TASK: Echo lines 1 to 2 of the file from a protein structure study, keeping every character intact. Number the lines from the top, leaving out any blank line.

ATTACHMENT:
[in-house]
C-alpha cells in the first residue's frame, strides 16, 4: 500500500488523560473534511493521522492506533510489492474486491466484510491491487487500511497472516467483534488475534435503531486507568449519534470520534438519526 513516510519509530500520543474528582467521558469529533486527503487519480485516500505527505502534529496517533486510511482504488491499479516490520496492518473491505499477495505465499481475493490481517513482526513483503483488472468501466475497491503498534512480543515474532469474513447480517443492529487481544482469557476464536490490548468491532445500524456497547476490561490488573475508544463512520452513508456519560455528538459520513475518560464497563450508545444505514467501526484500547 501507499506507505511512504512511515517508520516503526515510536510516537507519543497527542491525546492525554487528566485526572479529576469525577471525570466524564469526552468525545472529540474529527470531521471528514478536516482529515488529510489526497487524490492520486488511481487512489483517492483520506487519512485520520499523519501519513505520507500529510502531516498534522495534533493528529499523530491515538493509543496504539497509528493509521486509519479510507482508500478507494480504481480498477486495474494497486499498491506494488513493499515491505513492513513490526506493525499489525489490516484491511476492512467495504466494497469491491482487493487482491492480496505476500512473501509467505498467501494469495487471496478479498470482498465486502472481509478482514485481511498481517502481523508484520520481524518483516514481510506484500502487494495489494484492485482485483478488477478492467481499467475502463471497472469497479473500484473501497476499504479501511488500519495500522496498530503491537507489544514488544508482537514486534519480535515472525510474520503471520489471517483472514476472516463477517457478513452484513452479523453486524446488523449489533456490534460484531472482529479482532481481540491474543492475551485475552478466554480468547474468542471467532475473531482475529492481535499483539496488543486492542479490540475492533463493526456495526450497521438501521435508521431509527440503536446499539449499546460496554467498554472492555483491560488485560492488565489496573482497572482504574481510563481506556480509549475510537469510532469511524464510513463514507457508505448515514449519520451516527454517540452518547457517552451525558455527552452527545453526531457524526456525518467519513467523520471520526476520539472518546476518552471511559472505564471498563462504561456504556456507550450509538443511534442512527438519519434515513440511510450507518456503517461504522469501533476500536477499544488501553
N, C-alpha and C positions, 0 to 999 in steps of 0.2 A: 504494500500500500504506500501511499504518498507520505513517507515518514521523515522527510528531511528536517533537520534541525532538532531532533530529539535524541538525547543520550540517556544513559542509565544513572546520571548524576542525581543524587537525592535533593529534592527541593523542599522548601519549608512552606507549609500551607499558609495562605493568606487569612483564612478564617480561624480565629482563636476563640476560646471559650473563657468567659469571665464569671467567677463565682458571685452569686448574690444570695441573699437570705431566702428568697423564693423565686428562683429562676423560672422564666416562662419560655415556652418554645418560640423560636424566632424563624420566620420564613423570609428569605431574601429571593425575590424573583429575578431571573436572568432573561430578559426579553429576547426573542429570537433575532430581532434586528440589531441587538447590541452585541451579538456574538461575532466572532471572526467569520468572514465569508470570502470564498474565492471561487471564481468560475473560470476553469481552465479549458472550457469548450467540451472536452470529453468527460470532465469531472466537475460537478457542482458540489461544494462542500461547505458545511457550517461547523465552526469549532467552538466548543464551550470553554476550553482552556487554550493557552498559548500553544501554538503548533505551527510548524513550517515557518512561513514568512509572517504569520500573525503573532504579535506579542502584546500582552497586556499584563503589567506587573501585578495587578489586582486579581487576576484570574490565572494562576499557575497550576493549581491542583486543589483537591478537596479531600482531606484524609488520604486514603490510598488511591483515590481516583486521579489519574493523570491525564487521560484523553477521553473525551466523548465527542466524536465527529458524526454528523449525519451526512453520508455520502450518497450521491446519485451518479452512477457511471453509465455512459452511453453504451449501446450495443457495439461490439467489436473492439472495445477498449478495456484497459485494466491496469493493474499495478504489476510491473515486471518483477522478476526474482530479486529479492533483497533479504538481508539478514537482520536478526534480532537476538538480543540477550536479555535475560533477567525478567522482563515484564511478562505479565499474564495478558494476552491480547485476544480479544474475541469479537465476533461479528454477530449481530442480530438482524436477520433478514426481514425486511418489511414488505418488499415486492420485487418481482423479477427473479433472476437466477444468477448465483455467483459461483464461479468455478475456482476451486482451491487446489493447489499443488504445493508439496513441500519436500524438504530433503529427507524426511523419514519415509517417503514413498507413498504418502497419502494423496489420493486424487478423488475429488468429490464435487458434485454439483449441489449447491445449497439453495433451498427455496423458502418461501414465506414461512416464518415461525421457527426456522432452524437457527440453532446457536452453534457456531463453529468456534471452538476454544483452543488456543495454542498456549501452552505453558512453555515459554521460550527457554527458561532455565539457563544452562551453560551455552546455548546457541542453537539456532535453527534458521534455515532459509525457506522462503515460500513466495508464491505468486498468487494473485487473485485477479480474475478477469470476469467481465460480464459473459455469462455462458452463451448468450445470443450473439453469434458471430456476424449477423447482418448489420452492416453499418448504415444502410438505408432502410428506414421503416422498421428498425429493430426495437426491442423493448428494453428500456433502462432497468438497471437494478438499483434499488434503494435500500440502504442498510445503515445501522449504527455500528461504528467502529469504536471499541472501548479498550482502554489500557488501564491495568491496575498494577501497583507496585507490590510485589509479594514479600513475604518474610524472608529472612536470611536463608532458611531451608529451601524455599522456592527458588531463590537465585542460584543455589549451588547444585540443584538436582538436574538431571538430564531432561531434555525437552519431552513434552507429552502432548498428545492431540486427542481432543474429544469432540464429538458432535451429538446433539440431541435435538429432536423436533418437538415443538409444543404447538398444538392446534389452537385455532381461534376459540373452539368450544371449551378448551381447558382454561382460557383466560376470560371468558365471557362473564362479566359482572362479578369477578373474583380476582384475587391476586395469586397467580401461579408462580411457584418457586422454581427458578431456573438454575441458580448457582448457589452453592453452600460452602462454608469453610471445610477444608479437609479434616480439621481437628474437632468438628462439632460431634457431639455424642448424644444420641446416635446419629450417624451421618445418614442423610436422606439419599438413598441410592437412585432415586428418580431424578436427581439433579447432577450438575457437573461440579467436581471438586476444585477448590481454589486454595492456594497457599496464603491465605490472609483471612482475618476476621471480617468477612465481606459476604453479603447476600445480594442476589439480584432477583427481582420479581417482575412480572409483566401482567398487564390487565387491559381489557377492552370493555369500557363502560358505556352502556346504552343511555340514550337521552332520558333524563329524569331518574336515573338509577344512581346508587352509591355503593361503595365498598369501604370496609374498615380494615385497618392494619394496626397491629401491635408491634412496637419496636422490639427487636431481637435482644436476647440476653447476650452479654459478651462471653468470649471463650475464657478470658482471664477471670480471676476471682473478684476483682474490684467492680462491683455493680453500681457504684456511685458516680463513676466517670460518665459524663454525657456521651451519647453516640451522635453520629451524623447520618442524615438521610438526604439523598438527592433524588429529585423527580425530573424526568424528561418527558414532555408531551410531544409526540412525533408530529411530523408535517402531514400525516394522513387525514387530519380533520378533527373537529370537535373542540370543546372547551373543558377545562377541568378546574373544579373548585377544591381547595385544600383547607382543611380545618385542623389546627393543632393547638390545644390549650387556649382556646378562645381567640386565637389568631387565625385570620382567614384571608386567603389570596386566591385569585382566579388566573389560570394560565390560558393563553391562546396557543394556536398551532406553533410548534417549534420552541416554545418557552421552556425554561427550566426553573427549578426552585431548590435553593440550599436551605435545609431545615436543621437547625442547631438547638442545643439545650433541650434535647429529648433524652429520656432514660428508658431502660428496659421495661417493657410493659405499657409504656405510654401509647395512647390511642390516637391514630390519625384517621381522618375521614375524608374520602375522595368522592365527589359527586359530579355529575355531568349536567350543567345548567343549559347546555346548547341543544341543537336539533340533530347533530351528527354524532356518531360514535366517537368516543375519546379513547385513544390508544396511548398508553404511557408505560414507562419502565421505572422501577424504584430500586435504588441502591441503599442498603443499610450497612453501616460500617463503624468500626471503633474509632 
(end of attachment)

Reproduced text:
[in-house]
C-alpha cells in the first residue's frame, strides 16, 4: 500500500488523560473534511493521522492506533510489492474486491466484510491491487487500511497472516467483534488475534435503531486507568449519534470520534438519526 513516510519509530500520543474528582467521558469529533486527503487519480485516500505527505502534529496517533486510511482504488491499479516490520496492518473491505499477495505465499481475493490481517513482526513483503483488472468501466475497491503498534512480543515474532469474513447480517443492529487481544482469557476464536490490548468491532445500524456497547476490561490488573475508544463512520452513508456519560455528538459520513475518560464497563450508545444505514467501526484500547 501507499506507505511512504512511515517508520516503526515510536510516537507519543497527542491525546492525554487528566485526572479529576469525577471525570466524564469526552468525545472529540474529527470531521471528514478536516482529515488529510489526497487524490492520486488511481487512489483517492483520506487519512485520520499523519501519513505520507500529510502531516498534522495534533493528529499523530491515538493509543496504539497509528493509521486509519479510507482508500478507494480504481480498477486495474494497486499498491506494488513493499515491505513492513513490526506493525499489525489490516484491511476492512467495504466494497469491491482487493487482491492480496505476500512473501509467505498467501494469495487471496478479498470482498465486502472481509478482514485481511498481517502481523508484520520481524518483516514481510506484500502487494495489494484492485482485483478488477478492467481499467475502463471497472469497479473500484473501497476499504479501511488500519495500522496498530503491537507489544514488544508482537514486534519480535515472525510474520503471520489471517483472514476472516463477517457478513452484513452479523453486524446488523449489533456490534460484531472482529479482532481481540491474543492475551485475552478466554480468547474468542471467532475473531482475529492481535499483539496488543486492542479490540475492533463493526456495526450497521438501521435508521431509527440503536446499539449499546460496554467498554472492555483491560488485560492488565489496573482497572482504574481510563481506556480509549475510537469510532469511524464510513463514507457508505448515514449519520451516527454517540452518547457517552451525558455527552452527545453526531457524526456525518467519513467523520471520526476520539472518546476518552471511559472505564471498563462504561456504556456507550450509538443511534442512527438519519434515513440511510450507518456503517461504522469501533476500536477499544488501553